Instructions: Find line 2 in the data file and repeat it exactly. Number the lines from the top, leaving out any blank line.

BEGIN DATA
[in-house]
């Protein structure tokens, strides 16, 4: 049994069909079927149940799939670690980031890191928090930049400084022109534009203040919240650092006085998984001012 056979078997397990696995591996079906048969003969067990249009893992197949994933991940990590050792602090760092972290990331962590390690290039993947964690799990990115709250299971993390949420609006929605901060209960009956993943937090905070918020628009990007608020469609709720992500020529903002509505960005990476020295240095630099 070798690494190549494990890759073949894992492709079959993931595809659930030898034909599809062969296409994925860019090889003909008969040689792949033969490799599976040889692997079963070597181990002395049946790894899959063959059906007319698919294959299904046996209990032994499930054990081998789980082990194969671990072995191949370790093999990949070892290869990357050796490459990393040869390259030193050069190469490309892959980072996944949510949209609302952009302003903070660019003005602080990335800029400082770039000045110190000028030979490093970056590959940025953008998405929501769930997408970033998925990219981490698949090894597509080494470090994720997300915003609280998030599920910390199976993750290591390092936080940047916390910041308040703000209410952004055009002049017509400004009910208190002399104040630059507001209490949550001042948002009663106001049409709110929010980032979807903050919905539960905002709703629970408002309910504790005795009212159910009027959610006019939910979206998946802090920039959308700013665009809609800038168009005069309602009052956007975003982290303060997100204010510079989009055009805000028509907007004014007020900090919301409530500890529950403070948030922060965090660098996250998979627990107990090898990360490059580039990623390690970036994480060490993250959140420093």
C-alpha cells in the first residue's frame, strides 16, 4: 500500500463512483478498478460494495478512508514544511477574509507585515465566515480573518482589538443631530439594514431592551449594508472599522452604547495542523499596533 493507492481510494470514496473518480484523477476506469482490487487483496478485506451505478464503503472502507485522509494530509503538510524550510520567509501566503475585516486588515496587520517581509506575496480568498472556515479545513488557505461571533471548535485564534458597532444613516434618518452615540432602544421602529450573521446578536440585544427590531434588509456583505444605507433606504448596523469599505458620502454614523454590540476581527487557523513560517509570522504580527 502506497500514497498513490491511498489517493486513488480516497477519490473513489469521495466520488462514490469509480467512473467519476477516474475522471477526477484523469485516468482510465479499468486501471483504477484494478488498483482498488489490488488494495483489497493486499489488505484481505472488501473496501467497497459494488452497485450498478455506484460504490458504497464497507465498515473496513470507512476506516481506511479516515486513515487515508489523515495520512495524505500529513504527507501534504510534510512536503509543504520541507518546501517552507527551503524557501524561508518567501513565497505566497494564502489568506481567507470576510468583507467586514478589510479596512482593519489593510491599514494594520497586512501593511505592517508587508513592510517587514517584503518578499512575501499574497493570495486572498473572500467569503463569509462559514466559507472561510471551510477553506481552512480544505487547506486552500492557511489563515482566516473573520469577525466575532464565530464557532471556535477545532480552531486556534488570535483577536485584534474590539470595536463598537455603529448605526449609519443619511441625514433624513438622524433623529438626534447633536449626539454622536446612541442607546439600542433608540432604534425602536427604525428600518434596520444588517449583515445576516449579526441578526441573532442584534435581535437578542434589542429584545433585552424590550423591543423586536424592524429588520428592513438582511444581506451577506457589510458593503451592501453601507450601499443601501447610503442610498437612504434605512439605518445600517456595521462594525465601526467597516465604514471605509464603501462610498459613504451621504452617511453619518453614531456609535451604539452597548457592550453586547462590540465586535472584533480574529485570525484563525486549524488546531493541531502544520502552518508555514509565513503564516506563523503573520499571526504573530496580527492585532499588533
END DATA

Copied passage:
């Protein structure tokens, strides 16, 4: 049994069909079927149940799939670690980031890191928090930049400084022109534009203040919240650092006085998984001012 056979078997397990696995591996079906048969003969067990249009893992197949994933991940990590050792602090760092972290990331962590390690290039993947964690799990990115709250299971993390949420609006929605901060209960009956993943937090905070918020628009990007608020469609709720992500020529903002509505960005990476020295240095630099 070798690494190549494990890759073949894992492709079959993931595809659930030898034909599809062969296409994925860019090889003909008969040689792949033969490799599976040889692997079963070597181990002395049946790894899959063959059906007319698919294959299904046996209990032994499930054990081998789980082990194969671990072995191949370790093999990949070892290869990357050796490459990393040869390259030193050069190469490309892959980072996944949510949209609302952009302003903070660019003005602080990335800029400082770039000045110190000028030979490093970056590959940025953008998405929501769930997408970033998925990219981490698949090894597509080494470090994720997300915003609280998030599920910390199976993750290591390092936080940047916390910041308040703000209410952004055009002049017509400004009910208190002399104040630059507001209490949550001042948002009663106001049409709110929010980032979807903050919905539960905002709703629970408002309910504790005795009212159910009027959610006019939910979206998946802090920039959308700013665009809609800038168009005069309602009052956007975003982290303060997100204010510079989009055009805000028509907007004014007020900090919301409530500890529950403070948030922060965090660098996250998979627990107990090898990360490059580039990623390690970036994480060490993250959140420093």